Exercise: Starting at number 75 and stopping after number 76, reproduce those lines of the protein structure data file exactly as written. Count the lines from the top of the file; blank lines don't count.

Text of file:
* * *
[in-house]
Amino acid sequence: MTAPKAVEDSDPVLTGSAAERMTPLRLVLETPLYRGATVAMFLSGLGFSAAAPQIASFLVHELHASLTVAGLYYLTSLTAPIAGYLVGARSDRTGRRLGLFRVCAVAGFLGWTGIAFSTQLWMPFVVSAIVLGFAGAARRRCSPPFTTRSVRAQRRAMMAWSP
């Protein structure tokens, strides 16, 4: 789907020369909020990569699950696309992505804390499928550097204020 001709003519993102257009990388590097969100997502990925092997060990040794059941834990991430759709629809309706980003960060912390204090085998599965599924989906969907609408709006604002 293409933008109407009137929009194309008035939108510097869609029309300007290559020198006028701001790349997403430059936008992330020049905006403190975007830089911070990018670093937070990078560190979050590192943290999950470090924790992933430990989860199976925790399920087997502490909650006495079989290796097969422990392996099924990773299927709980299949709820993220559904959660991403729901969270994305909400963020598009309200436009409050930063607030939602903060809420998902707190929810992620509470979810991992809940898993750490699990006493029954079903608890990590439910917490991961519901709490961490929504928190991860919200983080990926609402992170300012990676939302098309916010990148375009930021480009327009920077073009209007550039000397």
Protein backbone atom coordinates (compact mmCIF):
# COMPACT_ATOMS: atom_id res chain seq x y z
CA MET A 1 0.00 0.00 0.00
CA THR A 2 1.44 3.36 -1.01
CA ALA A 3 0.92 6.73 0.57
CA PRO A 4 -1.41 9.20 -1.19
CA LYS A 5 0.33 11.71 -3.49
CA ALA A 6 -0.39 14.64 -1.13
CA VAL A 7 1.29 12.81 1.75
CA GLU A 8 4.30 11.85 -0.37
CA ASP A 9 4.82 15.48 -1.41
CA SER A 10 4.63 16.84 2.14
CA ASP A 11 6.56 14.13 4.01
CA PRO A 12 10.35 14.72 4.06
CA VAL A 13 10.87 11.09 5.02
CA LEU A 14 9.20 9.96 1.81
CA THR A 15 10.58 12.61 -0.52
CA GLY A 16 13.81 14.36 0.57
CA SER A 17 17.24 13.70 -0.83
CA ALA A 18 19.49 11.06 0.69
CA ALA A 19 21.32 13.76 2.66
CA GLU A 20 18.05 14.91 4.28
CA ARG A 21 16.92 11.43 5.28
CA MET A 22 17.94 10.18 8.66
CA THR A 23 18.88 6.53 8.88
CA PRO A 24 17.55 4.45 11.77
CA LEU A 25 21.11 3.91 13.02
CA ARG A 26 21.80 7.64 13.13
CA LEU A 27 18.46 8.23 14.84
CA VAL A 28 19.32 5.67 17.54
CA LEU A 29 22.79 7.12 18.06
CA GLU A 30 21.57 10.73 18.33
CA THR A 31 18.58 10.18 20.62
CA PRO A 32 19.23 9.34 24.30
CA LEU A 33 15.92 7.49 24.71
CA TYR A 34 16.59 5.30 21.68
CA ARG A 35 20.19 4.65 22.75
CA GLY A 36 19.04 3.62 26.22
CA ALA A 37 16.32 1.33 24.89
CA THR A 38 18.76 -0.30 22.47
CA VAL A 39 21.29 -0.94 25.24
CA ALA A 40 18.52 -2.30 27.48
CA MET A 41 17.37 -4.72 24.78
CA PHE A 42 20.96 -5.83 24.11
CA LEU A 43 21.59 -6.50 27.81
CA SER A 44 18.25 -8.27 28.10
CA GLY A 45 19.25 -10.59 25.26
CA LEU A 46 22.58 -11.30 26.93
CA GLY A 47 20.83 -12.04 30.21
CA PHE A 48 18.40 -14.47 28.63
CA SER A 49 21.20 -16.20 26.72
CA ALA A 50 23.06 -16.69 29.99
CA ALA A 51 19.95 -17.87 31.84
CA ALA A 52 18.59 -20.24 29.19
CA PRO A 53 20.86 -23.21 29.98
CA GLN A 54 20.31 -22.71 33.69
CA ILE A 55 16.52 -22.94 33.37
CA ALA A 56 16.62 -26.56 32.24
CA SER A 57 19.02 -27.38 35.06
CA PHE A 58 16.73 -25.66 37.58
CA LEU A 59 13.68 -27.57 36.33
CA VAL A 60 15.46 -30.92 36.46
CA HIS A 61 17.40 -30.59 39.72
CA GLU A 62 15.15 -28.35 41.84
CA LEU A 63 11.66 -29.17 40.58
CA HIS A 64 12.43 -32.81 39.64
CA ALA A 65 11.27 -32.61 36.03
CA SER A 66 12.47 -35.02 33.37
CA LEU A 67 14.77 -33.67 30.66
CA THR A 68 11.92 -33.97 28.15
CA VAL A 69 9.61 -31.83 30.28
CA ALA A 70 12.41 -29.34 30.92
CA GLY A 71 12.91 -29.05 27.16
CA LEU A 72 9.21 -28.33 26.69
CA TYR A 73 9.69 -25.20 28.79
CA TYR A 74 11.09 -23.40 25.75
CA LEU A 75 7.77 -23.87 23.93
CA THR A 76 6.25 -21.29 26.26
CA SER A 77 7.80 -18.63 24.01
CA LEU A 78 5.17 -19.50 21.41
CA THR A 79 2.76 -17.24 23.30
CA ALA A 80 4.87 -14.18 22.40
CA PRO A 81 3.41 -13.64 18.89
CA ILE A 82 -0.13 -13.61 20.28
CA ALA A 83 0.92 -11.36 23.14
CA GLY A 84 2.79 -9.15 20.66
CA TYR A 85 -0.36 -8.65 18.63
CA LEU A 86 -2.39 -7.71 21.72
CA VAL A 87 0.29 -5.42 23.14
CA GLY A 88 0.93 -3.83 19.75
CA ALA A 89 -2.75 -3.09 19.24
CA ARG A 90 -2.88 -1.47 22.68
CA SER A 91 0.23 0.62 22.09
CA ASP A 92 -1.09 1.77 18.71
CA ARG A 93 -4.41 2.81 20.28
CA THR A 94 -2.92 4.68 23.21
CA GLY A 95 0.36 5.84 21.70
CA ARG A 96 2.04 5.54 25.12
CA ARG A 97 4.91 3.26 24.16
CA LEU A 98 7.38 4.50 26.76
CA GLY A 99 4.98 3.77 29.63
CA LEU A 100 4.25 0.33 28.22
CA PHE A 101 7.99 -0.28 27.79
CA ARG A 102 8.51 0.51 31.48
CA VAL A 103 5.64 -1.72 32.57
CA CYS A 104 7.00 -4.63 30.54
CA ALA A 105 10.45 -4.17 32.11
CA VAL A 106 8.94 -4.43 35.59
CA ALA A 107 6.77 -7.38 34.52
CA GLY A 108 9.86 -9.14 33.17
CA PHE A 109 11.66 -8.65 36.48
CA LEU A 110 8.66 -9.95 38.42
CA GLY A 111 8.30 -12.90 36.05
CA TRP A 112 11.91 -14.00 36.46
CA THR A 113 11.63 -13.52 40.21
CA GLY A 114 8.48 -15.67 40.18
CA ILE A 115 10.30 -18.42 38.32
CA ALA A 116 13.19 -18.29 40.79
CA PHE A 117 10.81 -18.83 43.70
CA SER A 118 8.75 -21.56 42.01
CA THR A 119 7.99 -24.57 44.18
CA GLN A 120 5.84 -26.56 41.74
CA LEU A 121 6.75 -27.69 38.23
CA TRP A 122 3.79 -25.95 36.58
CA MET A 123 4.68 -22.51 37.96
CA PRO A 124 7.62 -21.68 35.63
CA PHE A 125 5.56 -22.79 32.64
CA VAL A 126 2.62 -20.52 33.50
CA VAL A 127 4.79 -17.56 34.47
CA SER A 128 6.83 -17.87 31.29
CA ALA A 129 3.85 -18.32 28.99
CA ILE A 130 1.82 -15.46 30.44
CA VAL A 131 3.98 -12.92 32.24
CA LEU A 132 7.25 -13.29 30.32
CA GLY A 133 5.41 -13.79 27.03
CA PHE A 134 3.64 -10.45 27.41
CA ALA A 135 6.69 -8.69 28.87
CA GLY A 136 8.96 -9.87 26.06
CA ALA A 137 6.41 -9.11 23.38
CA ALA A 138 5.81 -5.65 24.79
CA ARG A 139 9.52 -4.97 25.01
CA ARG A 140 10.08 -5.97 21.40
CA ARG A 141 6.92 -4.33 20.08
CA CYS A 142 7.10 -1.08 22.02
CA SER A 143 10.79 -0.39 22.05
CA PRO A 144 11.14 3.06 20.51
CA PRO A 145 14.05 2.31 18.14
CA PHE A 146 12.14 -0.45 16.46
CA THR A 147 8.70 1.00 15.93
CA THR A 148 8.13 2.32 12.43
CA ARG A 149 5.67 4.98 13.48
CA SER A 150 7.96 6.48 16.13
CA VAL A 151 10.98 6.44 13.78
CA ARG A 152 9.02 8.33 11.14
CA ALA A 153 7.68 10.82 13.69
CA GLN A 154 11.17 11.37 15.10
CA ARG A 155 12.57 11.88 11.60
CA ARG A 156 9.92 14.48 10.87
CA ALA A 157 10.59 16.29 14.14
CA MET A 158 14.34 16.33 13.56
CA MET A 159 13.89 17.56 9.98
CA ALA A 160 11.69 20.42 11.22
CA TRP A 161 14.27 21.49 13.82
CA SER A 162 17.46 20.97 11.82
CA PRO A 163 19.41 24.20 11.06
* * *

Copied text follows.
CA ALA A 70 12.41 -29.34 30.92
CA GLY A 71 12.91 -29.05 27.16